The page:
The subject of the operation is an old cellar located in Viagrande, a village on the slopes of Mount Etna, which has a winemaking tradition. The premises in question include part of the basement of an aristocratic building from the sixteenth century, private gardens and an old run down guesthouse, detached from the main building. The client requested a solution which would transform, with a restricted budget, one or both the premises – warehouse and guesthouse – into a residence. Due to the very large surface area of the buildings three possible independent units have been identified, considering the possibility of constructing them all, with subsequent renovations over the next few years.
The first project involves the ruin of the former guesthouse. Four massive outer walls enclosing a wild-grown open air garden is all that remains of the large guest quarters, later used as a warehouse. The framed openings open up towards the inner courtyard, a private and snug space (characteristic of Sicilian architecture). The fascination and respect that this ancient structure arises, encourages us to seek a solution that meets the needs of the Customers and enhances the original frame maintaining a respectful distance. In this perspective, the project is built on the concept of ‘open interior spaces’ and an ‘outdoor enclosed casing’.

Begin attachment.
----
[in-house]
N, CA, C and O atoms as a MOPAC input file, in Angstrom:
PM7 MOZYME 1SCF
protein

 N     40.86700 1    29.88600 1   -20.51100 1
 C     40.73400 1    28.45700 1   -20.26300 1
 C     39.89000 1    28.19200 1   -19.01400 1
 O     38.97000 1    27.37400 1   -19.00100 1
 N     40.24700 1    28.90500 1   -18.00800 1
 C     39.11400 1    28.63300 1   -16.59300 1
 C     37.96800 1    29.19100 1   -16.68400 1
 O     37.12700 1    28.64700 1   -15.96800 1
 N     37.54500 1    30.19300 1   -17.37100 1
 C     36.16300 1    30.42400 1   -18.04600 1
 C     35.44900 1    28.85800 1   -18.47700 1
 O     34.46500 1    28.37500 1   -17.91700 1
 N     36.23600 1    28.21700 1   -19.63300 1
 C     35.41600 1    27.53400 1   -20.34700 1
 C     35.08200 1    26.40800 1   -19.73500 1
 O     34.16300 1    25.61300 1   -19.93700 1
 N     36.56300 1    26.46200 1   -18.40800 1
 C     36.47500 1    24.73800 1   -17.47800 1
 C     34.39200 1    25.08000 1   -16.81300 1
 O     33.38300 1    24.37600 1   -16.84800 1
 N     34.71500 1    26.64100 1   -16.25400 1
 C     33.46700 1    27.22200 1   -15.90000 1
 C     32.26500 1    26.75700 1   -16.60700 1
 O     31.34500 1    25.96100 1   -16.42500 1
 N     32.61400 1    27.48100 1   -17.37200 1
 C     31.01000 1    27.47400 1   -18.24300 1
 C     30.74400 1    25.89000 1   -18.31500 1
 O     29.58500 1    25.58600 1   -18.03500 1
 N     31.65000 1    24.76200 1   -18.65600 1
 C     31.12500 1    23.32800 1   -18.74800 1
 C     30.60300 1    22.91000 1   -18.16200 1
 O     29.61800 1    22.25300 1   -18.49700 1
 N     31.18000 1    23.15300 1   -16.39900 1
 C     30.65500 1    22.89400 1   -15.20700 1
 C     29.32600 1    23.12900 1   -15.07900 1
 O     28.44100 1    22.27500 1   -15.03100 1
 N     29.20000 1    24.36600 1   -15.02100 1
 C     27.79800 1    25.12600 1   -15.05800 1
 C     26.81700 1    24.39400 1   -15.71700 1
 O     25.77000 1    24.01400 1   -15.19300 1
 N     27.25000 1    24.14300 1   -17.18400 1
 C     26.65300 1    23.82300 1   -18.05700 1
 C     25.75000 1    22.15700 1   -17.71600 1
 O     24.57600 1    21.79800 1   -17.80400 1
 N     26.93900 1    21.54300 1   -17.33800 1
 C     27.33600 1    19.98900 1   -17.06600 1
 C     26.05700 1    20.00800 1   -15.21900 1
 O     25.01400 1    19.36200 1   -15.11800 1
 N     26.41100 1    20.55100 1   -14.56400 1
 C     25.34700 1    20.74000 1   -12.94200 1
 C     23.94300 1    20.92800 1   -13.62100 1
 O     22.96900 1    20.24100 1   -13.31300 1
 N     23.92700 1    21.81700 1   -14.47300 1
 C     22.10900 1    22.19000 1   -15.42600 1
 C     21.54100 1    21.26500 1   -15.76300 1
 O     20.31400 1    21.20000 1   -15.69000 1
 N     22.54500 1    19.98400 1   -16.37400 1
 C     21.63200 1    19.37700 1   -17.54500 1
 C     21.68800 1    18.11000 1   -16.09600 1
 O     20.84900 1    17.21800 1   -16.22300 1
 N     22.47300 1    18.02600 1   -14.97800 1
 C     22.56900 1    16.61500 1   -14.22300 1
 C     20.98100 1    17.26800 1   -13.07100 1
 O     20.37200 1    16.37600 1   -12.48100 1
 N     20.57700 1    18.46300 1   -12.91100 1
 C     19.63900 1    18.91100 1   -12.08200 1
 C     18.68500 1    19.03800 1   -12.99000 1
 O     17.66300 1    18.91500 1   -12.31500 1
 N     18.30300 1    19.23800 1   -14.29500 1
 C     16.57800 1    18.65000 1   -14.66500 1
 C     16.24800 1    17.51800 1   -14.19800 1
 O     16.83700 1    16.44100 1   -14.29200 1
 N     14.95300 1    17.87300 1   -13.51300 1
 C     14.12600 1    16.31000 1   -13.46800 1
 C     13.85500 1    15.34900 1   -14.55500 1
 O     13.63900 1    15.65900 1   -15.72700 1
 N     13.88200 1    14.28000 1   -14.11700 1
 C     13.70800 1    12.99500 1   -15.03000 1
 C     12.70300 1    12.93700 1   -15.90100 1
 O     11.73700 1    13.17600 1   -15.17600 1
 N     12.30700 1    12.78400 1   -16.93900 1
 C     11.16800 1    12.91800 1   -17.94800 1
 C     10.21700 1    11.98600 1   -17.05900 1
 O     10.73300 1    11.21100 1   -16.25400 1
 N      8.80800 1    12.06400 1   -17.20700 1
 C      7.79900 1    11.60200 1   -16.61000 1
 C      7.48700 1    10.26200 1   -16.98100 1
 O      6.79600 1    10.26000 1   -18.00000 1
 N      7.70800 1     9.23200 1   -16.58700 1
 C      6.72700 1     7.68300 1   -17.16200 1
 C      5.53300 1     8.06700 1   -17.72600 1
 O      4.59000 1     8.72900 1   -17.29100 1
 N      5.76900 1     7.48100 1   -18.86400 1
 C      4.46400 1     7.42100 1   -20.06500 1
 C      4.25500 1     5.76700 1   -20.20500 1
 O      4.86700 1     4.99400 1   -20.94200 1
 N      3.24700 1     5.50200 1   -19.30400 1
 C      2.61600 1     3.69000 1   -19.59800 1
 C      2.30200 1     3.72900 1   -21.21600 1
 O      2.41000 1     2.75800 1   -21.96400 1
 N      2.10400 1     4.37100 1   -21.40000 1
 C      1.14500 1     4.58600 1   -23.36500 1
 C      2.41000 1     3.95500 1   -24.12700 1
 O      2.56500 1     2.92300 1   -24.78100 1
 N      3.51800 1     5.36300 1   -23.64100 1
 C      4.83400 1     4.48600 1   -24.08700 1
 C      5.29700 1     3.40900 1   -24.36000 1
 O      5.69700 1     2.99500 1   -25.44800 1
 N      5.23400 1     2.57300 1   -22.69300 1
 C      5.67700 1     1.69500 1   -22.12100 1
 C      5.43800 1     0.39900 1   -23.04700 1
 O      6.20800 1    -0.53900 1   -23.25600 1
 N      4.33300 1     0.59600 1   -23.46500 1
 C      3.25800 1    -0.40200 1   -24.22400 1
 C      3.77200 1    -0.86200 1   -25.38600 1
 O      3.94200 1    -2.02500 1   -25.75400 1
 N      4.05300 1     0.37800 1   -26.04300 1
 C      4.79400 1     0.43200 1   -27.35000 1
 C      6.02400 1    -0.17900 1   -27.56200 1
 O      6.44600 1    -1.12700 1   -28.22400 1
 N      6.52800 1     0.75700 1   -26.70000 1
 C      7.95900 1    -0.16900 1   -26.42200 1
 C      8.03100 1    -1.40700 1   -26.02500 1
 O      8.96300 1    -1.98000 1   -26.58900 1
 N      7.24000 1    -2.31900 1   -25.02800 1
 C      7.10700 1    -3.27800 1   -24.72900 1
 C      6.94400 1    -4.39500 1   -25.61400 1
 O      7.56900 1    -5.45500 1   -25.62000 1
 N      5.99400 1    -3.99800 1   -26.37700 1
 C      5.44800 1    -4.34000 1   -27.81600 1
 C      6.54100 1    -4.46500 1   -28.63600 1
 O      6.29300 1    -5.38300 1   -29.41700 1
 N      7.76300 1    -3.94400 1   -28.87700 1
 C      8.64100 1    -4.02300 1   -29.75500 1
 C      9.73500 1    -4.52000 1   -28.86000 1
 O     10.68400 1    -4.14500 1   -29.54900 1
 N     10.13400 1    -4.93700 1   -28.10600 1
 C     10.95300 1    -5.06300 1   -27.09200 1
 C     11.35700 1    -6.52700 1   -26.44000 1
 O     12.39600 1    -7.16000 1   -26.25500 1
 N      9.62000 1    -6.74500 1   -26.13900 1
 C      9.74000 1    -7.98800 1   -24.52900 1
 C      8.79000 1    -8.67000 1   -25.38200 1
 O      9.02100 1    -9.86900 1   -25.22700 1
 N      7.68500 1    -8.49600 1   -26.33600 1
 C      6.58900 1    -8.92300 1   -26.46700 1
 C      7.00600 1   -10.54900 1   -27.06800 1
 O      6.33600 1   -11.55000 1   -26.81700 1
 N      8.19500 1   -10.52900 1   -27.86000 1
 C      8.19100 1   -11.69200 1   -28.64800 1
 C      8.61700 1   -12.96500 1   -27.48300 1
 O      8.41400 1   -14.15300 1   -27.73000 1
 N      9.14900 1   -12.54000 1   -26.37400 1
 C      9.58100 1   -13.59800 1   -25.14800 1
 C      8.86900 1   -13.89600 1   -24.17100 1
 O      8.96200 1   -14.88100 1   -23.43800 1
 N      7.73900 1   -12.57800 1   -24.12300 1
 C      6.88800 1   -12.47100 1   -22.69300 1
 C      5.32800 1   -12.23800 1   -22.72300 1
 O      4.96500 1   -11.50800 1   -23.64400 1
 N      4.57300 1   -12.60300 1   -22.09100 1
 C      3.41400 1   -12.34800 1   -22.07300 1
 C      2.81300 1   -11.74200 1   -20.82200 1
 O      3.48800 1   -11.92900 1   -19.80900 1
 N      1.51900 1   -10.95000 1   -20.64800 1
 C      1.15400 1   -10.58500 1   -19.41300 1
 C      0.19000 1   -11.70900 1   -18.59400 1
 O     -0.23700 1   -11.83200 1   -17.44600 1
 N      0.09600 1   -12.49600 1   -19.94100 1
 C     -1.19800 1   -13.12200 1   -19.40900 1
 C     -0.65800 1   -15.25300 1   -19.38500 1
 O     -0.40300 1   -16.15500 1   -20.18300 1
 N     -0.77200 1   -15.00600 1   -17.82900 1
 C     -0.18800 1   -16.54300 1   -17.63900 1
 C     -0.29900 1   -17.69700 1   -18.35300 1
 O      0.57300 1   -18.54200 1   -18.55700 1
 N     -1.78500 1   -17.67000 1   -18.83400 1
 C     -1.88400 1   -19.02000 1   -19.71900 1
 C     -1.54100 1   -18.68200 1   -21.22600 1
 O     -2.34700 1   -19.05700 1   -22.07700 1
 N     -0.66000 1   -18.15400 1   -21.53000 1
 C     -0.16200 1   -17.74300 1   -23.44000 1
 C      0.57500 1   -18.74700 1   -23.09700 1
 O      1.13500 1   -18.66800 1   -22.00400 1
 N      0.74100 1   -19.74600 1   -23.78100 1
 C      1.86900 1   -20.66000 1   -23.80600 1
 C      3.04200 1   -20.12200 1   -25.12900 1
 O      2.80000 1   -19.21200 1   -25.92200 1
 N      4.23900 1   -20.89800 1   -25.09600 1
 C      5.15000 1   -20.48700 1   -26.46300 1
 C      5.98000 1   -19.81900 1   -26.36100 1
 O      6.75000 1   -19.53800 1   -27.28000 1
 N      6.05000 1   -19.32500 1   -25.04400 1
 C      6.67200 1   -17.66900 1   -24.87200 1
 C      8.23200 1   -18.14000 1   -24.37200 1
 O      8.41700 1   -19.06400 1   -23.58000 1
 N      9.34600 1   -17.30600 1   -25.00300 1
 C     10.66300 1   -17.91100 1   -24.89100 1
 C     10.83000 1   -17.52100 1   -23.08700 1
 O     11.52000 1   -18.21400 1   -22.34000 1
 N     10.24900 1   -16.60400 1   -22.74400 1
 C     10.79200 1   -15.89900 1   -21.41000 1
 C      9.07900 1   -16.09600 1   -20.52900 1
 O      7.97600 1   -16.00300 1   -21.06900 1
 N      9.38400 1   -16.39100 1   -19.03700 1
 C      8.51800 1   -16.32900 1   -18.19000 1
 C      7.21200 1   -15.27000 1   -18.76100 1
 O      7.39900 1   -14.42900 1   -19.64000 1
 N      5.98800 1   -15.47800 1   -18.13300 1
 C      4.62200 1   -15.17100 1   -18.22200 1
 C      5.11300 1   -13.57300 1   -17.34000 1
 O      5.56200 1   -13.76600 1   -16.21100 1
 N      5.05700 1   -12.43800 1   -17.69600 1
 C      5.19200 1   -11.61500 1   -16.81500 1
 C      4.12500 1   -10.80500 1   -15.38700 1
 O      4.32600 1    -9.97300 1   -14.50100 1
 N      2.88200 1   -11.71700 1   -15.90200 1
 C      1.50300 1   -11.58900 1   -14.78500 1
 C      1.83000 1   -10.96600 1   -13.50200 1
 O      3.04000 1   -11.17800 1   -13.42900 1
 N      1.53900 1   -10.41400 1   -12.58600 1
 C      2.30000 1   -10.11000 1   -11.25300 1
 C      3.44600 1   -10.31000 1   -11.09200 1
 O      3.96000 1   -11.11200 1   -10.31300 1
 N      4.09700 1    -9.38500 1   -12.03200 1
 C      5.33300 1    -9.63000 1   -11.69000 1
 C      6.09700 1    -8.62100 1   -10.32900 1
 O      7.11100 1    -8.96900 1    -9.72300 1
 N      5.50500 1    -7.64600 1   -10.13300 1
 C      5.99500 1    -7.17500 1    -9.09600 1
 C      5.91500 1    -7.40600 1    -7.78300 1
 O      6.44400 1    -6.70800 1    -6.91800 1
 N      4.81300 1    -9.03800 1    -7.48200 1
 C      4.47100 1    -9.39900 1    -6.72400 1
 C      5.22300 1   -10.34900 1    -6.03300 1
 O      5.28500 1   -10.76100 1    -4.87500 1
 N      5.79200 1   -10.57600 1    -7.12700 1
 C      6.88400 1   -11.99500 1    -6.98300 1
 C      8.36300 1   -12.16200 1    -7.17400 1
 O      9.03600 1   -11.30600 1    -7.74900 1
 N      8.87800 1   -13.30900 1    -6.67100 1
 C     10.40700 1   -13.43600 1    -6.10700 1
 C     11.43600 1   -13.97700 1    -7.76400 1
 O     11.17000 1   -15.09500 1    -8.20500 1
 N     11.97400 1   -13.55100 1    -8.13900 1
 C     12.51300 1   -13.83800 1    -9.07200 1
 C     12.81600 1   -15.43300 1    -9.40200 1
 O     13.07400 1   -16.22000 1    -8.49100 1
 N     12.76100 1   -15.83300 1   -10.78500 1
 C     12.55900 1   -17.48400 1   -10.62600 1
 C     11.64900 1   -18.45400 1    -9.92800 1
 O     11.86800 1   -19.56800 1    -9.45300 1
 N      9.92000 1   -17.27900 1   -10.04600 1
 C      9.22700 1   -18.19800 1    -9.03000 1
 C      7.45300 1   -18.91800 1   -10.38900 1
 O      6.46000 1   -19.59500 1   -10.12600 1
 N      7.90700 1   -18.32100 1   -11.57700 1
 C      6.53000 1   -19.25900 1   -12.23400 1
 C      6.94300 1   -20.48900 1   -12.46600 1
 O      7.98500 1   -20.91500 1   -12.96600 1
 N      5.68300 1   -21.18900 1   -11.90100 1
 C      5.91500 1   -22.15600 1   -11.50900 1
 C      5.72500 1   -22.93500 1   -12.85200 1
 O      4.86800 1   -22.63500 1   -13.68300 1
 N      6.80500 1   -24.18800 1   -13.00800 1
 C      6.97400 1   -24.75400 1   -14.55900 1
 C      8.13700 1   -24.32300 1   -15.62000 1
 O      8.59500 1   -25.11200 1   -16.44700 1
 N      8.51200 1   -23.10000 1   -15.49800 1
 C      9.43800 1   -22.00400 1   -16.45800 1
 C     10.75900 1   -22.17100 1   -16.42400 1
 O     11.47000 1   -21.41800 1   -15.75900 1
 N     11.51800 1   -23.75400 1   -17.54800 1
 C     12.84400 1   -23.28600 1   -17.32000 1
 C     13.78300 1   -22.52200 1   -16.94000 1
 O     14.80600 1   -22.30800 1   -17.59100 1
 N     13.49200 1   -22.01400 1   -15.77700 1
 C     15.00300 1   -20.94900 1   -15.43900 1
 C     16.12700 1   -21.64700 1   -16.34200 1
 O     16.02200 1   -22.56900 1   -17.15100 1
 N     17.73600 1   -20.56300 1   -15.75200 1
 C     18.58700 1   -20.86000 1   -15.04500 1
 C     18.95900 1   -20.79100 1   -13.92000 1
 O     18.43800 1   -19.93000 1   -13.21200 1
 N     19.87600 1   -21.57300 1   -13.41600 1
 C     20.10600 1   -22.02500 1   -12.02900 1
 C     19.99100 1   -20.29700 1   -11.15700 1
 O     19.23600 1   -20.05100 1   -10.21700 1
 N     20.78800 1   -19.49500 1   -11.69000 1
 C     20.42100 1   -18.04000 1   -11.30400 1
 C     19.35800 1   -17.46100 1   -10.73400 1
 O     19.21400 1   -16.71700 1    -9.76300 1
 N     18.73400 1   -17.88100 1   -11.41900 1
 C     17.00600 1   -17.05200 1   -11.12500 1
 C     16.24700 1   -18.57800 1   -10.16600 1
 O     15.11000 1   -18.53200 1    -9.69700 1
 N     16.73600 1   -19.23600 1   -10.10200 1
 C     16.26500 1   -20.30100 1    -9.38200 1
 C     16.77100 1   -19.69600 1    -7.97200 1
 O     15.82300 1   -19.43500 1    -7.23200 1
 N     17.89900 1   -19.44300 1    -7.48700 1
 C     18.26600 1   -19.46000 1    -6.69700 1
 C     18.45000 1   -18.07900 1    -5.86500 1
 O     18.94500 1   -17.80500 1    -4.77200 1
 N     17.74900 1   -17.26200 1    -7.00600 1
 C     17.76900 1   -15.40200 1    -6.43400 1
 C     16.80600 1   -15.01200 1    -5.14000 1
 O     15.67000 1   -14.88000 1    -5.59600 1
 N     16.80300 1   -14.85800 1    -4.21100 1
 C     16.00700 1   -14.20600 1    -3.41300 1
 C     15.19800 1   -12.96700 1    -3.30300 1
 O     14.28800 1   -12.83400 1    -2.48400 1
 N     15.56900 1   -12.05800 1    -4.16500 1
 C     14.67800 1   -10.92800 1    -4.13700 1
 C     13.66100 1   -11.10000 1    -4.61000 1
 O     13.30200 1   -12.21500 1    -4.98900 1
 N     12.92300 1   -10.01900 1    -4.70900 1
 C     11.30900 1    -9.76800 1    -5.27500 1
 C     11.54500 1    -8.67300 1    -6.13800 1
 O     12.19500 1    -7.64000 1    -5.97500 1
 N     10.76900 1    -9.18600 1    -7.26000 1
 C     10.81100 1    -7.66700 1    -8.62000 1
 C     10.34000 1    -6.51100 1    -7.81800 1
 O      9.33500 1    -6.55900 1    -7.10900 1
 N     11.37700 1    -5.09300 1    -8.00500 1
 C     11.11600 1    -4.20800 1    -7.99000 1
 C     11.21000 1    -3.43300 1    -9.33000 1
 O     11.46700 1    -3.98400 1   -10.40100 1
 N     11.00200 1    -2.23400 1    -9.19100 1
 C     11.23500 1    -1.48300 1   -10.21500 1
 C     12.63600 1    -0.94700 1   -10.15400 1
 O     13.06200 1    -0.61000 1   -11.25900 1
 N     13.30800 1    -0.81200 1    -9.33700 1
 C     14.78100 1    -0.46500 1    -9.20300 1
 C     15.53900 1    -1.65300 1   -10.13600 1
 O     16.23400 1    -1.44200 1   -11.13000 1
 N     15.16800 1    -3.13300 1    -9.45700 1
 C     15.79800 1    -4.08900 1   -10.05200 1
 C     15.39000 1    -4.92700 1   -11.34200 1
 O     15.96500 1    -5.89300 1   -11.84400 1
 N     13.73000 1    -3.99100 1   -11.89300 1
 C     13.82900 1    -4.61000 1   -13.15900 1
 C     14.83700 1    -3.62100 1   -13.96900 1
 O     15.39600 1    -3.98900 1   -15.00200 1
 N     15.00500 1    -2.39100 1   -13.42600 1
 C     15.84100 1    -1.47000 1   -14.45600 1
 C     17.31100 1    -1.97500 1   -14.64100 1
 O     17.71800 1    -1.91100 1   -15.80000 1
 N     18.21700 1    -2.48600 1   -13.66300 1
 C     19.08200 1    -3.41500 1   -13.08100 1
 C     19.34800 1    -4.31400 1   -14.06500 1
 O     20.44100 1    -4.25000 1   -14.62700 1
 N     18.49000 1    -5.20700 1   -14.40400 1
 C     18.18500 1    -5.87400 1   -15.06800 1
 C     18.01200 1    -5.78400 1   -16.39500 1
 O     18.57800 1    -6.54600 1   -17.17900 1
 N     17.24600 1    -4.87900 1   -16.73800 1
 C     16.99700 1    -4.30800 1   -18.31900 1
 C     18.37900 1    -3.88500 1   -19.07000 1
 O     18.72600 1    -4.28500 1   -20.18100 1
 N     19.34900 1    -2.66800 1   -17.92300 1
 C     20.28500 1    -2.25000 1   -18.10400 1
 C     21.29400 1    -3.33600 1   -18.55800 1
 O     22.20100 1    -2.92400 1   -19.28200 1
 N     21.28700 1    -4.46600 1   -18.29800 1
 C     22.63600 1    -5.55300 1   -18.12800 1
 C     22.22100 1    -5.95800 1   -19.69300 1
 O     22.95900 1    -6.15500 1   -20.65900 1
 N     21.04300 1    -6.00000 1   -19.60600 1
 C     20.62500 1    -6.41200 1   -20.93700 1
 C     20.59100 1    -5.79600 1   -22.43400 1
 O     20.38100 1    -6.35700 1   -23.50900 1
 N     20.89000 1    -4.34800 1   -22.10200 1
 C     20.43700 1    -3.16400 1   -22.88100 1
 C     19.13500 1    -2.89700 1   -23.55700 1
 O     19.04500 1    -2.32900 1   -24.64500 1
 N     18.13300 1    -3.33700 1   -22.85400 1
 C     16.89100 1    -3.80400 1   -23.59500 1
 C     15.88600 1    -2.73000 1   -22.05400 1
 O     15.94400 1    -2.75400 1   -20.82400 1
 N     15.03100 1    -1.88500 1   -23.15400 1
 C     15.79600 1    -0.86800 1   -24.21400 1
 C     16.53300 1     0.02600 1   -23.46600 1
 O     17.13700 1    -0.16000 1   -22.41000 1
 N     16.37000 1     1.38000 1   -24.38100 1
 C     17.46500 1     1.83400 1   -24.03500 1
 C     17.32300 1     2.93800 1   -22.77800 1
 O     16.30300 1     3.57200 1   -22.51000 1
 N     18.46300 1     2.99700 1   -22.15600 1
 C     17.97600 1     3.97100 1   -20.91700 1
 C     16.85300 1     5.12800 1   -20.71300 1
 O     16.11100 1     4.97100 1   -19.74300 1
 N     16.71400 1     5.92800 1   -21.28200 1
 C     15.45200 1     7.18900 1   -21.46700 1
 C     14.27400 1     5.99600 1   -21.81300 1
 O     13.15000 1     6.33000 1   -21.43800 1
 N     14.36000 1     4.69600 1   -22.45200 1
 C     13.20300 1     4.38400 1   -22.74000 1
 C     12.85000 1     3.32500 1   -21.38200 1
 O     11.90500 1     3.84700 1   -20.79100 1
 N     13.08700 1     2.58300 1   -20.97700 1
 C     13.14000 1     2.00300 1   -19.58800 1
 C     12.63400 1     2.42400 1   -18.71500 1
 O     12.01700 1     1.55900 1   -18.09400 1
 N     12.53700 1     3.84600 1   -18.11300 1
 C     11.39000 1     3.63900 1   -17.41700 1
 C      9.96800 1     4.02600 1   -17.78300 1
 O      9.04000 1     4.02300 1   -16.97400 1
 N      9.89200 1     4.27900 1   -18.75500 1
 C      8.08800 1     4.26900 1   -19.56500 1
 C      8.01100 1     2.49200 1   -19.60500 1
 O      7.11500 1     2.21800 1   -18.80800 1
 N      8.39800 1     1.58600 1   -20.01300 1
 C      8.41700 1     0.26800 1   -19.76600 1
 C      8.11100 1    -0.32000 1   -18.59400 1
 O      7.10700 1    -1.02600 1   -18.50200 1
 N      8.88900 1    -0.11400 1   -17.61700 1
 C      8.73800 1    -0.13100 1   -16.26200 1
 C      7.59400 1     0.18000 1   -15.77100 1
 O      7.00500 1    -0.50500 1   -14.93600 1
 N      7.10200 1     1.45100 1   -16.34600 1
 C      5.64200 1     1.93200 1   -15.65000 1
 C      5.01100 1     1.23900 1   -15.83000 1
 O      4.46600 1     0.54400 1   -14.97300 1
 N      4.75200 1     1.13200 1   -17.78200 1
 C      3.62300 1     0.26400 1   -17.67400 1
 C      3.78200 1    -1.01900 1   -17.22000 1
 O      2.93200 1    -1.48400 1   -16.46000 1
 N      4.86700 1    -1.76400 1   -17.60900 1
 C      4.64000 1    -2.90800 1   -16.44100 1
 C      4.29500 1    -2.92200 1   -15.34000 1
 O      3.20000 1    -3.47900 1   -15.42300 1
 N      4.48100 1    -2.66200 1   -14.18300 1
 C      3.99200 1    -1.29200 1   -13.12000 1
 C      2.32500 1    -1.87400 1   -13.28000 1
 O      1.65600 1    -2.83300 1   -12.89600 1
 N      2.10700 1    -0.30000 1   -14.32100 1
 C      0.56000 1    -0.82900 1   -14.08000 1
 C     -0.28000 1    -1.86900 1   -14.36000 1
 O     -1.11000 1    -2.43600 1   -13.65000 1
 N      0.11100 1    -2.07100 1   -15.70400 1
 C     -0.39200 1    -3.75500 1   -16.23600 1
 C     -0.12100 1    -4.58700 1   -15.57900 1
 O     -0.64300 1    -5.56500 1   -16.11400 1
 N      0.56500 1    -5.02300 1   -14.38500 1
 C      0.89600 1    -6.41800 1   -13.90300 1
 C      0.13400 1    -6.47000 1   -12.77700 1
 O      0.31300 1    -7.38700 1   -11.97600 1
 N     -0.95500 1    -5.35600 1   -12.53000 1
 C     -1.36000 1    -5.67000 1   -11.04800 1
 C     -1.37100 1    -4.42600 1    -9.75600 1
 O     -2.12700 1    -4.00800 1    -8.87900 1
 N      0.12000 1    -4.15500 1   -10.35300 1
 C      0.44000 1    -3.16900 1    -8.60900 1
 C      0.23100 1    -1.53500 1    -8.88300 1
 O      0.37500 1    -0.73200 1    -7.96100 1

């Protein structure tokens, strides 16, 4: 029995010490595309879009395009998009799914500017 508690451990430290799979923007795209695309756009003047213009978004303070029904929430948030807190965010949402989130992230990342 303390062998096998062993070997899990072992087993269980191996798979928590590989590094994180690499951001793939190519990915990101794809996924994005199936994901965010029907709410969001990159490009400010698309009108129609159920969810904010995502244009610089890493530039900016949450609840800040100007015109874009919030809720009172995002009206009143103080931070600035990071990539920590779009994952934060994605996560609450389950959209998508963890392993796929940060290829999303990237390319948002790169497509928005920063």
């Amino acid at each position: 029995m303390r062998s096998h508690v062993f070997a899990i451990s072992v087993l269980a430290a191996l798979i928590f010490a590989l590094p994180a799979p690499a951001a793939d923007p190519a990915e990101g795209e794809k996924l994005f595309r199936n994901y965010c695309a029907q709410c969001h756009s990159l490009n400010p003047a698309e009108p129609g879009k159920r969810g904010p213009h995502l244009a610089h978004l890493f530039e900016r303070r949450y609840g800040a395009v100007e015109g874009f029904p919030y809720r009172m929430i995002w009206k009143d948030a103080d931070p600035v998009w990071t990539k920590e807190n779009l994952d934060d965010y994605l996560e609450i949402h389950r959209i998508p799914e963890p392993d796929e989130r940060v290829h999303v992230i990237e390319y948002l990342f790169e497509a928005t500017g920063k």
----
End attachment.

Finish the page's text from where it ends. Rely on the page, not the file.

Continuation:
The second project involves the transformation of the three premises belonging to the current warehouse (kitchen, basement, and shed) highlighting the view over the private courtyard, which is typical of numerous Mediterranean traditions.
In the third project, the entrance to the old warehouse is transformed into a loft. The main space is lit by two large windows and two French doors overlooking the southern and the western fronts, a succession of large lava-rock arches supports four vaults and divides the space in as many zones. The project divides the open space into different environments by using ‘wooden box’ furniture and combining different essences: referring directly to the original function of space, storage of goods, and meeting the tight budget. The existing structure contrasts with the new project, in an attempt to capture the essence of the place.